"The history of the city did not end there, however. Eighteen years after Alexander captured the city it was again besieged, this time by Antigonus, one of Alexander's generals. That the city was far from indefensible is demonstrated by the fact that it took 15 months for Antigonus to capture it. Far greater than the damage caused by Alexander's siege was the reopening of the canal connecting the Red Sea with the Egyptian port of Alexandria. This diverted much of the trade that had formerly passed through Tyre" (Robert Bradshaw, "Tyre," 1999, http://www.robibrad.demon.co.uk/tyre.htm).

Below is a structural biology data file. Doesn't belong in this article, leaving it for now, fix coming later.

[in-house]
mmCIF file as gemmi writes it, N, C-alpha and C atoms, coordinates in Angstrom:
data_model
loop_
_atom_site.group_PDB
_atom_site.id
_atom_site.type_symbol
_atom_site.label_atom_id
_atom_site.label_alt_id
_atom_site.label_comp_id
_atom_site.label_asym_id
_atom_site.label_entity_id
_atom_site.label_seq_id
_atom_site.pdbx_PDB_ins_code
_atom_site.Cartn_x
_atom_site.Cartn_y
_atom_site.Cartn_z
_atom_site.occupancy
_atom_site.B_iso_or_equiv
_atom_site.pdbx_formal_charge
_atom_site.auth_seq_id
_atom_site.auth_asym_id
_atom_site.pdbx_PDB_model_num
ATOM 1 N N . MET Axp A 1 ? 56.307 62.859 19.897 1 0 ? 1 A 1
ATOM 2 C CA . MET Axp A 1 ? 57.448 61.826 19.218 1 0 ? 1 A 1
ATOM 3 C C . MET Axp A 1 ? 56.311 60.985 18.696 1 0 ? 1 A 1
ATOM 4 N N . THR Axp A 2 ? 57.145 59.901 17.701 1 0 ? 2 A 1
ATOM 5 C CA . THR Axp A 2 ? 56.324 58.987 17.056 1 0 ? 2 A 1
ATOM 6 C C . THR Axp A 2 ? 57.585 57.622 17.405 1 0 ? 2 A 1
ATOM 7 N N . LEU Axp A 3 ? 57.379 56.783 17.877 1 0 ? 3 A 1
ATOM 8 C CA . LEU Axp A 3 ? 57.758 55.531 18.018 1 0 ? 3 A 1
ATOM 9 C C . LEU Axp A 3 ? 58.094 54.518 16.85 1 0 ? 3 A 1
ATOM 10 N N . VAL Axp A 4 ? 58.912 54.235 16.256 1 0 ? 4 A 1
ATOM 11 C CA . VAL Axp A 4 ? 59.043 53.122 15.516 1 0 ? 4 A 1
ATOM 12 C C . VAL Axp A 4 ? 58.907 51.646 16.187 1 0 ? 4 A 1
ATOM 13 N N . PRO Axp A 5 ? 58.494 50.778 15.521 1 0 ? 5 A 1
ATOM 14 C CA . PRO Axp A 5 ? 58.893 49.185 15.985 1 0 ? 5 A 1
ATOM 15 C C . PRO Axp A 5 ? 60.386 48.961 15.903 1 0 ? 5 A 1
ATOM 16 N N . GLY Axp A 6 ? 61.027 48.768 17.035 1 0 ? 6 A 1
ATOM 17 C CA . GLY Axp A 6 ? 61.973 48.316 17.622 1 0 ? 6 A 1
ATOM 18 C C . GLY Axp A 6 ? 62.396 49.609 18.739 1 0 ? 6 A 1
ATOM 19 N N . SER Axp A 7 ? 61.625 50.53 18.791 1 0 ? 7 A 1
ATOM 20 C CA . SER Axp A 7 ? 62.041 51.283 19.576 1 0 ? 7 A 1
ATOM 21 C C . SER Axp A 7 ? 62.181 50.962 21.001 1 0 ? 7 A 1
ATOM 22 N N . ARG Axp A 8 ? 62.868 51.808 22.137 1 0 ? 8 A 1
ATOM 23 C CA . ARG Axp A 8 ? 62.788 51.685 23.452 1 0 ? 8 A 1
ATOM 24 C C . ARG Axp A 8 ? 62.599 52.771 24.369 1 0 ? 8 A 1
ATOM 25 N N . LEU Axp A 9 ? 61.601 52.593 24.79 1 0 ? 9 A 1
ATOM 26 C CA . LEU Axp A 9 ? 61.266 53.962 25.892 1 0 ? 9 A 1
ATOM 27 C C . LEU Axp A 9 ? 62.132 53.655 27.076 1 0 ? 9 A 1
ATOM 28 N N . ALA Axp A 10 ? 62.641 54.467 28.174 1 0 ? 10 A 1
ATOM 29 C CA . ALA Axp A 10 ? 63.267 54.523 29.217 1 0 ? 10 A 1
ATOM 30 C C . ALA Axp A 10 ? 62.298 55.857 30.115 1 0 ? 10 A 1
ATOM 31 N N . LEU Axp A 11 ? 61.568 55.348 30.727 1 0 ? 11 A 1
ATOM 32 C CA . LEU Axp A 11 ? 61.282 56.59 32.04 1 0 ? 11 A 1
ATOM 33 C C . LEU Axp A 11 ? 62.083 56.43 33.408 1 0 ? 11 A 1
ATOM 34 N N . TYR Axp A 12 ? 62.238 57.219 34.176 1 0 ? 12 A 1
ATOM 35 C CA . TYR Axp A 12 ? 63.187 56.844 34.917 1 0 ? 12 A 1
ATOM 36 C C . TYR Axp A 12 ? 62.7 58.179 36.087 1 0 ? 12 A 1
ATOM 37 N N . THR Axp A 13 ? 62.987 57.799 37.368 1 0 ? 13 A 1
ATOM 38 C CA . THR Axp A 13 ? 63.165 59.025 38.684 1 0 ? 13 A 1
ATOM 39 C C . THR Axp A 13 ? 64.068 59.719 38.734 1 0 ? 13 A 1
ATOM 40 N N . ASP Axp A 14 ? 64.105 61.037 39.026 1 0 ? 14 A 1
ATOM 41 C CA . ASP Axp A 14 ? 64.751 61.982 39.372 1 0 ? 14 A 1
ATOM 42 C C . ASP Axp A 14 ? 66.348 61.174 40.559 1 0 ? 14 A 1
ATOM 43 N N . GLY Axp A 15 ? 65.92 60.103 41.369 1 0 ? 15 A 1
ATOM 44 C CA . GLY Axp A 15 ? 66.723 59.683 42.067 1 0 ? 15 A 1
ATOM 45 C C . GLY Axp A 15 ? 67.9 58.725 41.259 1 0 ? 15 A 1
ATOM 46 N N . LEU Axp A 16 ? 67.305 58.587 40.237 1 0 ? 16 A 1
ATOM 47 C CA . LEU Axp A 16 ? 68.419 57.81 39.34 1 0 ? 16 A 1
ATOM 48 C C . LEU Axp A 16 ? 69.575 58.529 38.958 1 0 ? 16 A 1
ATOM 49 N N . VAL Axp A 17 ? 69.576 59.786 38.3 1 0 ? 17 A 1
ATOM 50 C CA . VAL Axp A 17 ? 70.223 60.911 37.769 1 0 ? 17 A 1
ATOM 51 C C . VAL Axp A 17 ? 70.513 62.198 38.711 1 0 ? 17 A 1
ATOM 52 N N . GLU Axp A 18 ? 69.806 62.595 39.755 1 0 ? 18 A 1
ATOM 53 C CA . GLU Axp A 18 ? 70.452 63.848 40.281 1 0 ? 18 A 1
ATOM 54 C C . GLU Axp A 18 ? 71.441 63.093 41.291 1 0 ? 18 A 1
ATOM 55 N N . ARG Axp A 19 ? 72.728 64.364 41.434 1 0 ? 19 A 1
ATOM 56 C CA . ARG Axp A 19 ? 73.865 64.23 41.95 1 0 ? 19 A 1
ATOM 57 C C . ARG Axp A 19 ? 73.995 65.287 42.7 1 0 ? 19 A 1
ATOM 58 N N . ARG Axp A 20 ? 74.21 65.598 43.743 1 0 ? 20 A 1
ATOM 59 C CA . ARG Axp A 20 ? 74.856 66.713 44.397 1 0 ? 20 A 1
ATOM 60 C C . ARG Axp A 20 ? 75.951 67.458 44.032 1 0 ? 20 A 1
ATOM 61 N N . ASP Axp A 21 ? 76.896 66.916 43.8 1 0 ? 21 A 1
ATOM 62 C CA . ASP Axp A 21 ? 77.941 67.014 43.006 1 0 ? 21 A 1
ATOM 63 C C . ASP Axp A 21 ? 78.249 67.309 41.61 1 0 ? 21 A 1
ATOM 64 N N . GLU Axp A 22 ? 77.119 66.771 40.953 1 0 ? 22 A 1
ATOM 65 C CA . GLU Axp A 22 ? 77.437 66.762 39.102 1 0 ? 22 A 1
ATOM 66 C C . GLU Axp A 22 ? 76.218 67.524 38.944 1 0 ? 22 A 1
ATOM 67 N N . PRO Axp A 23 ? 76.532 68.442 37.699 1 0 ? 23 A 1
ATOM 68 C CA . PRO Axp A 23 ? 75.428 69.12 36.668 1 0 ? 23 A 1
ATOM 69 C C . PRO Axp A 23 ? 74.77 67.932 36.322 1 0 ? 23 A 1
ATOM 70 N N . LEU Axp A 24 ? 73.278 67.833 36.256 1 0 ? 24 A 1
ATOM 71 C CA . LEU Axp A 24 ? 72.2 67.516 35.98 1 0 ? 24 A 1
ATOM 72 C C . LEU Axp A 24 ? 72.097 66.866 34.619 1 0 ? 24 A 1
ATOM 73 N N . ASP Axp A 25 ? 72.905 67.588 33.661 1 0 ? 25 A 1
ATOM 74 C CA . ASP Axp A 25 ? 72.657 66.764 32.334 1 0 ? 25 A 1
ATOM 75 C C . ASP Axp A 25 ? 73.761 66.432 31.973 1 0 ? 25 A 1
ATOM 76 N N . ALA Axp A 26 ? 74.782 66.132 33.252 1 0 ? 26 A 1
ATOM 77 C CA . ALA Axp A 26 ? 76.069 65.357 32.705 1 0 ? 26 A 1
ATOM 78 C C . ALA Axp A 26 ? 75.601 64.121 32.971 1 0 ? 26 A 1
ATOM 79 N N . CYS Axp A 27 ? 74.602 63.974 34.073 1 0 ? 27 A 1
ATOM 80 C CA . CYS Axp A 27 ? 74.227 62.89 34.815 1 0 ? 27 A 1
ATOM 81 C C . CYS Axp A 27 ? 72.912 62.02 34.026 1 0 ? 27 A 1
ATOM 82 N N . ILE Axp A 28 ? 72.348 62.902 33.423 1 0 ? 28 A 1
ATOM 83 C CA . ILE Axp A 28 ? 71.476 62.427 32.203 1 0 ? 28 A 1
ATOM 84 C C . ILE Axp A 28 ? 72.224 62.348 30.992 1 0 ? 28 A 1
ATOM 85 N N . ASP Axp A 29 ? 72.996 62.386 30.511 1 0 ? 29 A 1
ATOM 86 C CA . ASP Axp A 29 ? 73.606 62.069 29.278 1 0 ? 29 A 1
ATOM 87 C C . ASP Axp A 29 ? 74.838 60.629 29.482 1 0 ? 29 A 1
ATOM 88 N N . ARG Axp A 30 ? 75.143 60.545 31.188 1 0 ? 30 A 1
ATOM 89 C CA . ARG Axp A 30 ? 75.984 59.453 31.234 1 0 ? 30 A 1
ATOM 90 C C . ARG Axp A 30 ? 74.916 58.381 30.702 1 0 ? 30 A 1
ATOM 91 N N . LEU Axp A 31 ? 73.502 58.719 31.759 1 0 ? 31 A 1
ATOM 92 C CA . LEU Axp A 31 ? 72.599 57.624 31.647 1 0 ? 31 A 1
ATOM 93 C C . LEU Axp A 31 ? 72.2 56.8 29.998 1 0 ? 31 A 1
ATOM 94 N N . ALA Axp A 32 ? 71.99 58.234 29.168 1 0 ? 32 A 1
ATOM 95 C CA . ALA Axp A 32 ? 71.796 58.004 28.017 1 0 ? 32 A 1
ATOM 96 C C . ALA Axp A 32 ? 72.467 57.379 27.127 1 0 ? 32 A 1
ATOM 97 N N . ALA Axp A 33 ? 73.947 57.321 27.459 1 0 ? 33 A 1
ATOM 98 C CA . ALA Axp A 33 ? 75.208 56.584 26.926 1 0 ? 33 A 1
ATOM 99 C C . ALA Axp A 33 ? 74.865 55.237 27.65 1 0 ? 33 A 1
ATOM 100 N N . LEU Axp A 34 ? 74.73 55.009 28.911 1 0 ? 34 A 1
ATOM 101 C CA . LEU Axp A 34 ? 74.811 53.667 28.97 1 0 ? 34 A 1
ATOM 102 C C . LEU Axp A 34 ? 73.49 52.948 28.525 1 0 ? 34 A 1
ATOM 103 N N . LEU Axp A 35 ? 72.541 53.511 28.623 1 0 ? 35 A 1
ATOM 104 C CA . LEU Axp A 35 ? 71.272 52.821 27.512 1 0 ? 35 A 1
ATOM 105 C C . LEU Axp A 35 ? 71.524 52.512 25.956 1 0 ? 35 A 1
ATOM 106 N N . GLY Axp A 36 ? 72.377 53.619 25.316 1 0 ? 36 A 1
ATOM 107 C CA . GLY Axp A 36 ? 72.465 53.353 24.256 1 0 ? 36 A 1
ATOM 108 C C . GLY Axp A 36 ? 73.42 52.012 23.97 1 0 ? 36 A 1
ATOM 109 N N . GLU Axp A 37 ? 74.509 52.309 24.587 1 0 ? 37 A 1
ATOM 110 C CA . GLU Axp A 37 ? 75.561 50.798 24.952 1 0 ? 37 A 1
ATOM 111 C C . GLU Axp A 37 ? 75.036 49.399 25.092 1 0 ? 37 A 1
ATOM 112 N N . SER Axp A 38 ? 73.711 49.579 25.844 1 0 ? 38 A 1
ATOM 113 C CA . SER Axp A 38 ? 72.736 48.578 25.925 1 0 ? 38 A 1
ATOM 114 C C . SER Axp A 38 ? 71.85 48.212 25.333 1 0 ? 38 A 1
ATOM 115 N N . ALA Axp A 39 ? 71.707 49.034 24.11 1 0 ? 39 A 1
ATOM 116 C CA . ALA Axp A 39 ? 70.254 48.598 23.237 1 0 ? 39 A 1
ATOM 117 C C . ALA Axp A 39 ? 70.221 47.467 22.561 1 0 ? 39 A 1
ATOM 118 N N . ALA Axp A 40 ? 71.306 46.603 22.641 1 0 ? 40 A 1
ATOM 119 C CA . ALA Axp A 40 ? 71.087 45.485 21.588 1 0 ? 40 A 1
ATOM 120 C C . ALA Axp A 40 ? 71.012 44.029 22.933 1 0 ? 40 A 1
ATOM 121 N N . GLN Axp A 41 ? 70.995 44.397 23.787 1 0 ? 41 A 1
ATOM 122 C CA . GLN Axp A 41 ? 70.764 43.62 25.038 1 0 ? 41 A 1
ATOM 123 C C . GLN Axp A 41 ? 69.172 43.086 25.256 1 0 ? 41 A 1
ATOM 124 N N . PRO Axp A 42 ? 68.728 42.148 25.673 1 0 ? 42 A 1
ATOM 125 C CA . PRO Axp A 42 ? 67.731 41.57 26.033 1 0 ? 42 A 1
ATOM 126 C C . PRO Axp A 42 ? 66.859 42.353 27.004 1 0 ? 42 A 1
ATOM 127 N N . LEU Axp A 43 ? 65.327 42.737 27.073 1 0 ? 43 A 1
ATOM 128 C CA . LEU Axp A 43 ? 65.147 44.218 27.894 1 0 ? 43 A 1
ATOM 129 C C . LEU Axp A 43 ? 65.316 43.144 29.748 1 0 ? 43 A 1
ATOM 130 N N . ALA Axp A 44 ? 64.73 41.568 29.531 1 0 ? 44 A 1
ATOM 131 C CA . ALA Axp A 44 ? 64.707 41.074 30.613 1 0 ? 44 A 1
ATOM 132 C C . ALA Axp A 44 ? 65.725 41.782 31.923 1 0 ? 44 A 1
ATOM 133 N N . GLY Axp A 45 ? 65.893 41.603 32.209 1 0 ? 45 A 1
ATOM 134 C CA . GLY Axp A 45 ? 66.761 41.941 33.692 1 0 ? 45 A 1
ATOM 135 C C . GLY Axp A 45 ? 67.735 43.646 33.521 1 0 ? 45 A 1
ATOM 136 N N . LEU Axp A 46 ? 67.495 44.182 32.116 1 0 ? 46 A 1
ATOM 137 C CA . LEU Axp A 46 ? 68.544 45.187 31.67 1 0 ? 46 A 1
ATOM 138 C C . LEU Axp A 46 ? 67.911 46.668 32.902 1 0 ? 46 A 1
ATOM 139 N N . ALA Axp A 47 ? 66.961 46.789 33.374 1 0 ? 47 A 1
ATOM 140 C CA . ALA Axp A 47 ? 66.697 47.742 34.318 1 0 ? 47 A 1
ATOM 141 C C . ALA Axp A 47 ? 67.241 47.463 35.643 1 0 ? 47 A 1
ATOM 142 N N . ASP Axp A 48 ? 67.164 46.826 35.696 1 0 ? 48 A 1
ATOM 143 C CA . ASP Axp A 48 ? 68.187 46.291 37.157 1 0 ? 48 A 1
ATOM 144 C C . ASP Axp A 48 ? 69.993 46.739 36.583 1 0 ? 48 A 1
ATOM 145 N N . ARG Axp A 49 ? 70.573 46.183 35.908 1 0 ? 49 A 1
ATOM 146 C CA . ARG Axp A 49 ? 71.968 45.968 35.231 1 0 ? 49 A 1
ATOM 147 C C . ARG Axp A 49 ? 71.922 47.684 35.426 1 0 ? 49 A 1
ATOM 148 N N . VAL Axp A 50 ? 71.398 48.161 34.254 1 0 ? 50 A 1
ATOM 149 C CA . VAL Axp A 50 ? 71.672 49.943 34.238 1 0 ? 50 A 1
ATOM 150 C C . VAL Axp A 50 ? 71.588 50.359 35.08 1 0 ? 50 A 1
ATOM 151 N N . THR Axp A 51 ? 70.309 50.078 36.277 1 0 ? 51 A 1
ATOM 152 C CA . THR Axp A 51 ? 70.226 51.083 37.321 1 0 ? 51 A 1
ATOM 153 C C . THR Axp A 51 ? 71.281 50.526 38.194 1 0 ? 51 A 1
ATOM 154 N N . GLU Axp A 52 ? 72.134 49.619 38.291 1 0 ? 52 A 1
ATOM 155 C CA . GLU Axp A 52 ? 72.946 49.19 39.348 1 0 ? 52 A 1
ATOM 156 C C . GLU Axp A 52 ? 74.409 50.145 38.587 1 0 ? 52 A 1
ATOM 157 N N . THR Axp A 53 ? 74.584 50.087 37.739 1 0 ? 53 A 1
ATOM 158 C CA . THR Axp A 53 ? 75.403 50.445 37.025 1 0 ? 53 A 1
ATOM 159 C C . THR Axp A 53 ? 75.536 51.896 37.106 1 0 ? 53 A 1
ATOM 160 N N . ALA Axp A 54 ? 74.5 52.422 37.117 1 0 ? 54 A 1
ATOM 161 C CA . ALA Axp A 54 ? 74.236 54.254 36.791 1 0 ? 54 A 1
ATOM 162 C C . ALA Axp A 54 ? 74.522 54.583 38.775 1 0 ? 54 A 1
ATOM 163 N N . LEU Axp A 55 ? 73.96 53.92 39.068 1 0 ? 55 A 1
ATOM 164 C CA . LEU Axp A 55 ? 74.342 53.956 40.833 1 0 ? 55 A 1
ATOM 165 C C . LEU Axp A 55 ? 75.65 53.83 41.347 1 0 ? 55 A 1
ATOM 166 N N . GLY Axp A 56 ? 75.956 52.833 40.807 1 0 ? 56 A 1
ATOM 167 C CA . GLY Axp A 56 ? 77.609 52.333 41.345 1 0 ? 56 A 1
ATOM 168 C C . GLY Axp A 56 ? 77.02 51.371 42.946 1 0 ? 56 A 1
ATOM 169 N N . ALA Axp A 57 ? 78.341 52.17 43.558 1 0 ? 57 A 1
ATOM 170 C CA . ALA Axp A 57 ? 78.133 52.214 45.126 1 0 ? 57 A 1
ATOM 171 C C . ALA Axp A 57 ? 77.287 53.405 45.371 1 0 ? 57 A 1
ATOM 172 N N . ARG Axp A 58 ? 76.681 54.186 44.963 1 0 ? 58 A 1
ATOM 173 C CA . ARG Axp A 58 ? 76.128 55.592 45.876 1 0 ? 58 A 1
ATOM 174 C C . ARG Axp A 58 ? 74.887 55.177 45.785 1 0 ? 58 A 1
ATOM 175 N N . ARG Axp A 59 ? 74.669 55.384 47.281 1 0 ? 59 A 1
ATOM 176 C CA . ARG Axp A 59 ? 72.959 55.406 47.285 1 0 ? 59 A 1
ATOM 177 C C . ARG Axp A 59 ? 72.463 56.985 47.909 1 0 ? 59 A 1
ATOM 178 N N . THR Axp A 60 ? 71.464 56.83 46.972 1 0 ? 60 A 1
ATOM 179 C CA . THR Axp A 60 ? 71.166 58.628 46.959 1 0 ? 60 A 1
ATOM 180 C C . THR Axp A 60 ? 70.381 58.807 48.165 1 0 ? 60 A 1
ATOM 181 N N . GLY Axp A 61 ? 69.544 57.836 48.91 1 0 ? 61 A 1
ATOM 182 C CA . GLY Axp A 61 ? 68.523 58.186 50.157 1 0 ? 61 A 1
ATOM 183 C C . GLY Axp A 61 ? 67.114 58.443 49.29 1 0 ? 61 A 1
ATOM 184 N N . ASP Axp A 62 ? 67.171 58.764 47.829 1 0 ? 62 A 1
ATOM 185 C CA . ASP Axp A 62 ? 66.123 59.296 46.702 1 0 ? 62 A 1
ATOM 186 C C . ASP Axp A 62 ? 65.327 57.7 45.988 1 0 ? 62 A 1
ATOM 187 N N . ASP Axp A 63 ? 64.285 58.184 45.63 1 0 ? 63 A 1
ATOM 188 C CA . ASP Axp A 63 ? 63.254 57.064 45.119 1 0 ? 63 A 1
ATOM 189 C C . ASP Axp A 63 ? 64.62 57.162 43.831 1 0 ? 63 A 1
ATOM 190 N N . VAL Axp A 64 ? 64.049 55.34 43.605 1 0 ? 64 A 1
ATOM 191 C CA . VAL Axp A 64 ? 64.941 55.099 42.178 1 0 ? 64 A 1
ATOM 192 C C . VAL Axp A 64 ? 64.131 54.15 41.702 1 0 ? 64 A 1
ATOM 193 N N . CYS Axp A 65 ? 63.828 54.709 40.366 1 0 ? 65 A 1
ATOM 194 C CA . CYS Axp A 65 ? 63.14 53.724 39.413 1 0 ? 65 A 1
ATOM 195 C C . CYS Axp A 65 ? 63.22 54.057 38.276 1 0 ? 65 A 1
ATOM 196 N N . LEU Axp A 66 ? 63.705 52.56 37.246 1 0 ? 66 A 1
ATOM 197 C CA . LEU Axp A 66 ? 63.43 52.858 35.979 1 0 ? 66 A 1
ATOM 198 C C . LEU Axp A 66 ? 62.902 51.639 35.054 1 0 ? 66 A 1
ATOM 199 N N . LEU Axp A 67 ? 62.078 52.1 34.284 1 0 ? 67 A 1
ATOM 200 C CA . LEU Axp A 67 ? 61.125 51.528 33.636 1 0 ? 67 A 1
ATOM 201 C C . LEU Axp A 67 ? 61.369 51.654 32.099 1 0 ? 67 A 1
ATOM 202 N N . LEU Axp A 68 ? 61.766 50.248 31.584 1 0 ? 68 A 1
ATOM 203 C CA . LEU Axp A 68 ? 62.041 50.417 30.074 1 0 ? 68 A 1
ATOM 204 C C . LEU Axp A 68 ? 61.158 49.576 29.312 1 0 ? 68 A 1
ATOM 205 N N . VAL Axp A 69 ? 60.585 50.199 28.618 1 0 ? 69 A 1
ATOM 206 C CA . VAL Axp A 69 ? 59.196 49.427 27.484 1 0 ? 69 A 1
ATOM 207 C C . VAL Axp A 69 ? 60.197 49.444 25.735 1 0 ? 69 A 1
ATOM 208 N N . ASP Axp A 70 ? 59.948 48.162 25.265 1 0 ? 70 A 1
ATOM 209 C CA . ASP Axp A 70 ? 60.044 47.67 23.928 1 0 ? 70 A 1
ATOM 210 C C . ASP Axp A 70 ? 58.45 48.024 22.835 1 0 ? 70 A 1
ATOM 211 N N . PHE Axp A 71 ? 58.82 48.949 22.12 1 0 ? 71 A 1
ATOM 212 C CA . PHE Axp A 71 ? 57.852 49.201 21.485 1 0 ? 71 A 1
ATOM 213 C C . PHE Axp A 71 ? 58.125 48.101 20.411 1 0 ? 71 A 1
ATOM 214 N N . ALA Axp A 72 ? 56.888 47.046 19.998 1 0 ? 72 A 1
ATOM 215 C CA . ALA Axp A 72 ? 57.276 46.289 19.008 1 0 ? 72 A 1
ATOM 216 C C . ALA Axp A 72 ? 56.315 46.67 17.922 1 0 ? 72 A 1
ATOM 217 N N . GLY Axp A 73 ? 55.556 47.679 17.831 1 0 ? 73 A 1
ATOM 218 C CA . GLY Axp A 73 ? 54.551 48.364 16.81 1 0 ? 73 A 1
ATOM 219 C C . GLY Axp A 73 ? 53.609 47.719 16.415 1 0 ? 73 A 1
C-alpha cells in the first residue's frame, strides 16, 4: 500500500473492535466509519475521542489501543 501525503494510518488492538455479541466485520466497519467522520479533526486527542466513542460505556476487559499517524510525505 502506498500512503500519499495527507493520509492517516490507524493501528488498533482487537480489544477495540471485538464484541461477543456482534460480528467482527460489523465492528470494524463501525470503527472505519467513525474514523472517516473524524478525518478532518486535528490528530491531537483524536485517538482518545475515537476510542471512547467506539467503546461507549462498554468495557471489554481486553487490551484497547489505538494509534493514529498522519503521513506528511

"The city...after a period of Seleucid rule following Alexander's death, became autonomous in 126 BC. In 64 BC, Tyre became a Roman province and later became the capital of the Roman province of Syria-Phoenicia... By the 4th century AD it had recovered some of its former splendour and a basilica was built on the site of the former temple of Melkart... The city was taken by the Arabs in 635, and its prosperity continued... People from other coastal cities had fled to Tyre when the Crusaders started to take the Middle East in 1124. They felt safe behind Tyre's 'impregnable' walls. After a siege of five and a half months, Tyre's defenses collapsed and the Christian army occupied the city and the surrounding fertile land. The Crusaders built the defensive walls and Tyre remained in Crusader hands for 167 years until the Mamluk army...retook the city in 1291. Over time, the classical and early Christian remains were demolished and the worked stone reused in later buildings. The ports were silted up and the mole which connected the island to the mainland became a sand bar; the city of Tyre became a peninsula which is now covered in modern buildings"—the modern Lebanese city of Sor or Sour (Lonely Planet: Lebanon, pp. 232-233).